In the gains section, you should include information regarding your target customers’ success, and how they obtained it. This will also include their goals, wants, and needs; what exactly makes them happy on an everyday basis.
Customer Empathy Map example
We’ve created an example Customer Empathy Map for a fictional fair trade coffee brand. You can see we’ve based these traits on our ideal customer, ‘Anna’, a 32-year-old lawyer from London. Anna is concerned about the environment and has a strong desire to give back. She likes to feel empowered and values fairness, equality and personal growth.
When should I use a Customer Empathy Map?
While Customer Empathy Maps can be built on existing knowledge or stakeholder feedback, they work best when they are based on real data. Therefore, they should be made after customer research such as interviews or customer satisfaction surveys are completed.
An Empathy Map is best used at the start of a new project, or when redesigning a new product, service or even a website. Empathy maps are also used in the first step of the Design Thinking process when building empathy for the end user.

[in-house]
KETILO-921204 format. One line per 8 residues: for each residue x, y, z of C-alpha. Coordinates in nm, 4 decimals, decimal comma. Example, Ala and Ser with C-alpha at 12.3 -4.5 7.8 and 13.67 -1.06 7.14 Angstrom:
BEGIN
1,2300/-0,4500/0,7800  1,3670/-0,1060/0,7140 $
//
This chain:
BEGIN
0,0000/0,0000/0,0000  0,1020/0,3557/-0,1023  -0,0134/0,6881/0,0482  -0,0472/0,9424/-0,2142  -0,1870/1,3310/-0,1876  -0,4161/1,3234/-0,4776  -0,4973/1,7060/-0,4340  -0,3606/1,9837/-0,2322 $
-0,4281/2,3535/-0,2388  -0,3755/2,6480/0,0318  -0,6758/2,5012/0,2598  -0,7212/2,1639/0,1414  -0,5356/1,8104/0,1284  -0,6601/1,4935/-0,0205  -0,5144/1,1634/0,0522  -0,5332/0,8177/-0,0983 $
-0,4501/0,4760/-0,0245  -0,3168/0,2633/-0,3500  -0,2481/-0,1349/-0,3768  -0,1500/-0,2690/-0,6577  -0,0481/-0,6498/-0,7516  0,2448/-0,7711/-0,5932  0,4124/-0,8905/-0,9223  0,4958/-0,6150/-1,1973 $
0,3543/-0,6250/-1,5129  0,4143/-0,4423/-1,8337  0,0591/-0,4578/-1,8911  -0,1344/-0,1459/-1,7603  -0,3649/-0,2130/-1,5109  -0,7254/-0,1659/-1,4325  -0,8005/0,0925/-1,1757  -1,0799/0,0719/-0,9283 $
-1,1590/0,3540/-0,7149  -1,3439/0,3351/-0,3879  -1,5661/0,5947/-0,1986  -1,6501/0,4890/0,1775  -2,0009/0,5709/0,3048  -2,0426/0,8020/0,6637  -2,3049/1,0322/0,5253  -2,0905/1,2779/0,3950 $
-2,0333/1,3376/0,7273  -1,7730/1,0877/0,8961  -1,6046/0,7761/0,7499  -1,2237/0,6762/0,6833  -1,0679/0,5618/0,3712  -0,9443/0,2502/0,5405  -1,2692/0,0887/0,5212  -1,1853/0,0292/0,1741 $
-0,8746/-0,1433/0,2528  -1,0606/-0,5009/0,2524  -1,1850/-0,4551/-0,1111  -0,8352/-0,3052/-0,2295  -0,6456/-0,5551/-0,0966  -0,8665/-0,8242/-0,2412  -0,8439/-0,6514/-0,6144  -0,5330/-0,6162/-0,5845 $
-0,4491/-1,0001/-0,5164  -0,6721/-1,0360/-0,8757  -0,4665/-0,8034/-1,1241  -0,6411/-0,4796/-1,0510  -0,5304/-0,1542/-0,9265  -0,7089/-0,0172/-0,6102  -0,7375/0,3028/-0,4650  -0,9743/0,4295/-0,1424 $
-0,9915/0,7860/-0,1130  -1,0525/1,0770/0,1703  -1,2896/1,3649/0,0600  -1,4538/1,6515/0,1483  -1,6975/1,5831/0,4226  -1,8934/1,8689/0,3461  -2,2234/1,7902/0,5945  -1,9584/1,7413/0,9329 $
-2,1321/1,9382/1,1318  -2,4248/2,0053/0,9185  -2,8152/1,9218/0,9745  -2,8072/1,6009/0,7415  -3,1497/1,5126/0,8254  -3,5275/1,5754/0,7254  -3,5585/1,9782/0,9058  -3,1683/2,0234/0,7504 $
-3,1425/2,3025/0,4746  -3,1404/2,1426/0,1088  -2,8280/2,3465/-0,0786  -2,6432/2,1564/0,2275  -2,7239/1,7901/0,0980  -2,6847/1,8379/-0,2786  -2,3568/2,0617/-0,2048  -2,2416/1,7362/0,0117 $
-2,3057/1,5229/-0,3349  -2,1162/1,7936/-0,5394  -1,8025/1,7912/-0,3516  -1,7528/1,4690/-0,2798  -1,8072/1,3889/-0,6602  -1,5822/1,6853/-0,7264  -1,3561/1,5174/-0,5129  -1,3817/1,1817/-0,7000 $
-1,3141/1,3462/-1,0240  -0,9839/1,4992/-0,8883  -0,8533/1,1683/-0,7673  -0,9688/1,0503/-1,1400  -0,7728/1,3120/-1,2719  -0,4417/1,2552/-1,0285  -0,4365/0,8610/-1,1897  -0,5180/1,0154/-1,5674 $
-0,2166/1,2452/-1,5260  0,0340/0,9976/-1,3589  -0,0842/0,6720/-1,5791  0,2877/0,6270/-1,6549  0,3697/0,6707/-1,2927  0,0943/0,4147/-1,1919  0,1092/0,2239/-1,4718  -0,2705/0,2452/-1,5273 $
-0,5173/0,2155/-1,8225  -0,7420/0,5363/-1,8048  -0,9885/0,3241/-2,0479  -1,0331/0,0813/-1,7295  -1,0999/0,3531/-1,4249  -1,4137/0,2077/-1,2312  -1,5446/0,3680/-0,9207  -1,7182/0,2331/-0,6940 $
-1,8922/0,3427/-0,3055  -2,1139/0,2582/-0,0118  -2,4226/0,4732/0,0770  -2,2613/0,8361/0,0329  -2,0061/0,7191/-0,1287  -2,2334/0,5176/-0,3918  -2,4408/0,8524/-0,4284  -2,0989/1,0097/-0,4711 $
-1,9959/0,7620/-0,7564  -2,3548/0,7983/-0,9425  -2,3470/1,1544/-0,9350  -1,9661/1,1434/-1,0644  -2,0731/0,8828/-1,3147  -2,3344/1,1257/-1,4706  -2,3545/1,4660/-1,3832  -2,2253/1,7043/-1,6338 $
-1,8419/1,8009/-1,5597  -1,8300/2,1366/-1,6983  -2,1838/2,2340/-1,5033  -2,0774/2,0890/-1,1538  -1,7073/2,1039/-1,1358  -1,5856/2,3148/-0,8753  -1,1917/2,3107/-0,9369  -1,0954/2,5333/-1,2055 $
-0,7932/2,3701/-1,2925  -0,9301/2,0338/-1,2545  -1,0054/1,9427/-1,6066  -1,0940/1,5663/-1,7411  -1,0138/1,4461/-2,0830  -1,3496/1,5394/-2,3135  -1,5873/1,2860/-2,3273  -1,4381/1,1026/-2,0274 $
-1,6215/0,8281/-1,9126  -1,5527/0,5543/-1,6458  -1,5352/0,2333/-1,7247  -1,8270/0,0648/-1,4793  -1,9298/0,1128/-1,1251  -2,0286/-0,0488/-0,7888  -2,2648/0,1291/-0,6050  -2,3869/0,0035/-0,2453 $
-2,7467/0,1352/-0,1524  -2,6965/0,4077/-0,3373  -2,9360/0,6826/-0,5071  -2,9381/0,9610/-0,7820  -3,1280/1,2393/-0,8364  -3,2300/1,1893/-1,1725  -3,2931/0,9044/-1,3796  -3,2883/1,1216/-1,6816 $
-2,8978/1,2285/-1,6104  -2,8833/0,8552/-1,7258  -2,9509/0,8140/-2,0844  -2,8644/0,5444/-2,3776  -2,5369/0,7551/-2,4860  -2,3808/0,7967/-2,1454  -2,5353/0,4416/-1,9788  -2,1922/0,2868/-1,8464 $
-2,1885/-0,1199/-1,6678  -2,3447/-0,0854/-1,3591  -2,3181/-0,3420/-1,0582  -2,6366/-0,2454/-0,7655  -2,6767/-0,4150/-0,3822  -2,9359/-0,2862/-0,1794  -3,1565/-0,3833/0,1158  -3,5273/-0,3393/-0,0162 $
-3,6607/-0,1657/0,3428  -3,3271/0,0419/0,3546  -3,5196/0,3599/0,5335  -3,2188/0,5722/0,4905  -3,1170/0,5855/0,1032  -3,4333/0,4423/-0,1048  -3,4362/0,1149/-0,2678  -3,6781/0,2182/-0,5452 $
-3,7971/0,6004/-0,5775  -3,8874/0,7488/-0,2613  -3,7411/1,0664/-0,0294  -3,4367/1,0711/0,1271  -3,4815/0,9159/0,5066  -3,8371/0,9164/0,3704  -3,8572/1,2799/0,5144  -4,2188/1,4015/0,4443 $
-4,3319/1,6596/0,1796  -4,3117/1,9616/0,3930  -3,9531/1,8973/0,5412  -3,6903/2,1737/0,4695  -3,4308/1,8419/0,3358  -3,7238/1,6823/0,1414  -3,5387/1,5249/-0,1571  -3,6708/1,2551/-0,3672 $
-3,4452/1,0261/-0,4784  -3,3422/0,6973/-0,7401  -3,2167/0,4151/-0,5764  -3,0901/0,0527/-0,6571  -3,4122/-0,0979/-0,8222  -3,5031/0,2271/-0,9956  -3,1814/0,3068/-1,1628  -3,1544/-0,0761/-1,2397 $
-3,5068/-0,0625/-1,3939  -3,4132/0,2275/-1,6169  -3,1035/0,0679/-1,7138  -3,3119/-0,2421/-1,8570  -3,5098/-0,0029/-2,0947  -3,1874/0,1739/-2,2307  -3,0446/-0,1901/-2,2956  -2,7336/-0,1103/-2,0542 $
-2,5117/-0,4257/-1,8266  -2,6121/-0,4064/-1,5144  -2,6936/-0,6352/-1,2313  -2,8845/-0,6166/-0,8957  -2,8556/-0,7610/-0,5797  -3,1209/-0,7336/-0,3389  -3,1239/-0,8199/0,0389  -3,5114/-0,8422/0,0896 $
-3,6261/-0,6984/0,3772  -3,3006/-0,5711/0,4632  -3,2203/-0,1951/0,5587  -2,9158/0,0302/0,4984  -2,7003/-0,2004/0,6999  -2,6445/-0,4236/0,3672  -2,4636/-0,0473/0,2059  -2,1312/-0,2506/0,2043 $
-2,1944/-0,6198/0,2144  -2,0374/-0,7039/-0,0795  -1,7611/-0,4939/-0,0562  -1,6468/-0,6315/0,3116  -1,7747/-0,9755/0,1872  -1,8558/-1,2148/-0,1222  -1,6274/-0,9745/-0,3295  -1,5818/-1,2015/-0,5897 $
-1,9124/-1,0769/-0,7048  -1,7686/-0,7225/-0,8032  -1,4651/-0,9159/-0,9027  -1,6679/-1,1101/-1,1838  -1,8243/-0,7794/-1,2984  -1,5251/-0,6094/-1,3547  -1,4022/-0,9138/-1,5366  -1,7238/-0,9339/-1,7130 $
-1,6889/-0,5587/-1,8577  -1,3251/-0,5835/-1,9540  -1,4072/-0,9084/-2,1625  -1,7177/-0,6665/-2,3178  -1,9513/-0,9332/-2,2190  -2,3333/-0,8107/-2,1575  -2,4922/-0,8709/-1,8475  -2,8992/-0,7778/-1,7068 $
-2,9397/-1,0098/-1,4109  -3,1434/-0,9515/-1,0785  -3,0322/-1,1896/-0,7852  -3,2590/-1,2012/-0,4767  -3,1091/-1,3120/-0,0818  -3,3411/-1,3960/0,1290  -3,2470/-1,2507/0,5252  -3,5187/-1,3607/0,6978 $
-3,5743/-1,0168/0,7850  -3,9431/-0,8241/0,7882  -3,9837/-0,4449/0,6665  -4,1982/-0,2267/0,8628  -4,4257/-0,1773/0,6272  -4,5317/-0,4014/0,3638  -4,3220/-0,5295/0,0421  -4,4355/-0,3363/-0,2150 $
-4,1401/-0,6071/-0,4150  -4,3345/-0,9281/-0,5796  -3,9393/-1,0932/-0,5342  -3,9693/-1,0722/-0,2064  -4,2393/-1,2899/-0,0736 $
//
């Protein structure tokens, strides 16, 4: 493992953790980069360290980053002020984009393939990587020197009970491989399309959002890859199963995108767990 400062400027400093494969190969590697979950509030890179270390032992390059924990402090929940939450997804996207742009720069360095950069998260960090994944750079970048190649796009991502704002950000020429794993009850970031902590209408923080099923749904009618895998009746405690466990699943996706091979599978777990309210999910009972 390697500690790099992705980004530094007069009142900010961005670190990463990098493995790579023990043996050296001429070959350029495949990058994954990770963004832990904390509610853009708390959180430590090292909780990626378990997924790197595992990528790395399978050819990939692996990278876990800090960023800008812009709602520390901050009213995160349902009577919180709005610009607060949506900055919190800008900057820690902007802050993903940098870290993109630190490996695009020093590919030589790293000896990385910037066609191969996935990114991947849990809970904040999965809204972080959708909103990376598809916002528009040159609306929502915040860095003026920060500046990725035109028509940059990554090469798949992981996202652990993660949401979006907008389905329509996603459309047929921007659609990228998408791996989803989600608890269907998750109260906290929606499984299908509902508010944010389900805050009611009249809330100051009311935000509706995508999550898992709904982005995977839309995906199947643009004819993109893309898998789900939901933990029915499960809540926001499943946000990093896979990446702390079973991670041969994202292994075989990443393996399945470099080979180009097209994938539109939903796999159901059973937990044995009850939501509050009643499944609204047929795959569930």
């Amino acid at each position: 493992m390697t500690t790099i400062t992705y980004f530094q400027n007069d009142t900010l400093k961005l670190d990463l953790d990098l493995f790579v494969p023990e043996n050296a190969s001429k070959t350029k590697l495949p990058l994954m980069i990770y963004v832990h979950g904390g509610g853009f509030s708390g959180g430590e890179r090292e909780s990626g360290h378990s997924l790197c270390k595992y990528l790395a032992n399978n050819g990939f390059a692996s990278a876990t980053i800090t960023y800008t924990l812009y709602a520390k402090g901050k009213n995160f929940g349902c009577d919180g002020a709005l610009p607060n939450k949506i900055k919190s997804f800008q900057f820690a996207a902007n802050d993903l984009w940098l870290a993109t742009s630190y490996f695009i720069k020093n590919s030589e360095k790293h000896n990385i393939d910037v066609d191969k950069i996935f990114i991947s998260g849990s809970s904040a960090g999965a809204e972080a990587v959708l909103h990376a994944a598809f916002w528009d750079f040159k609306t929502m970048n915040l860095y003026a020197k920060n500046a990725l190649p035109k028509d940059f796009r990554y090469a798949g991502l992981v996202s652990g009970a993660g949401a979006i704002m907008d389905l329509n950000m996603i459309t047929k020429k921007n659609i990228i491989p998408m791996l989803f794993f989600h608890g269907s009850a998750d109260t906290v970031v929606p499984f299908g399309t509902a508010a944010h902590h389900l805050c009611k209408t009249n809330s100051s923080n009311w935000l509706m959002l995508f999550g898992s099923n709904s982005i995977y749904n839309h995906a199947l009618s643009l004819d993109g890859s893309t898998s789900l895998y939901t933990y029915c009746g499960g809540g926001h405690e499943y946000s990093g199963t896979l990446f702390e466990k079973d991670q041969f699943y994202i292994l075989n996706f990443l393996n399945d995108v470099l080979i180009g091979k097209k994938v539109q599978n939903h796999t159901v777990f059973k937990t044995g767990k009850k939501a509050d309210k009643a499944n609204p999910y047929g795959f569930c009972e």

While you can complete it alone if you work for yourself, it is a very beneficial activity to collaborate on in teams. That way, everyone involved will benefit from understanding your customer better. Simply invite each team member to the board, then during the session, encourage everyone to add at least one sticky note in each quadrant based on their customer knowledge or experience.
Where distributed work happens
If you’d like to learn more about your customers, don’t forget to take a look at our free Customer Persona template. Once you are done creating a customer empathy map, you can also use a value proposition canvas in order to visually represent the value your product or service brings to the customer and achieve a better product-market fit.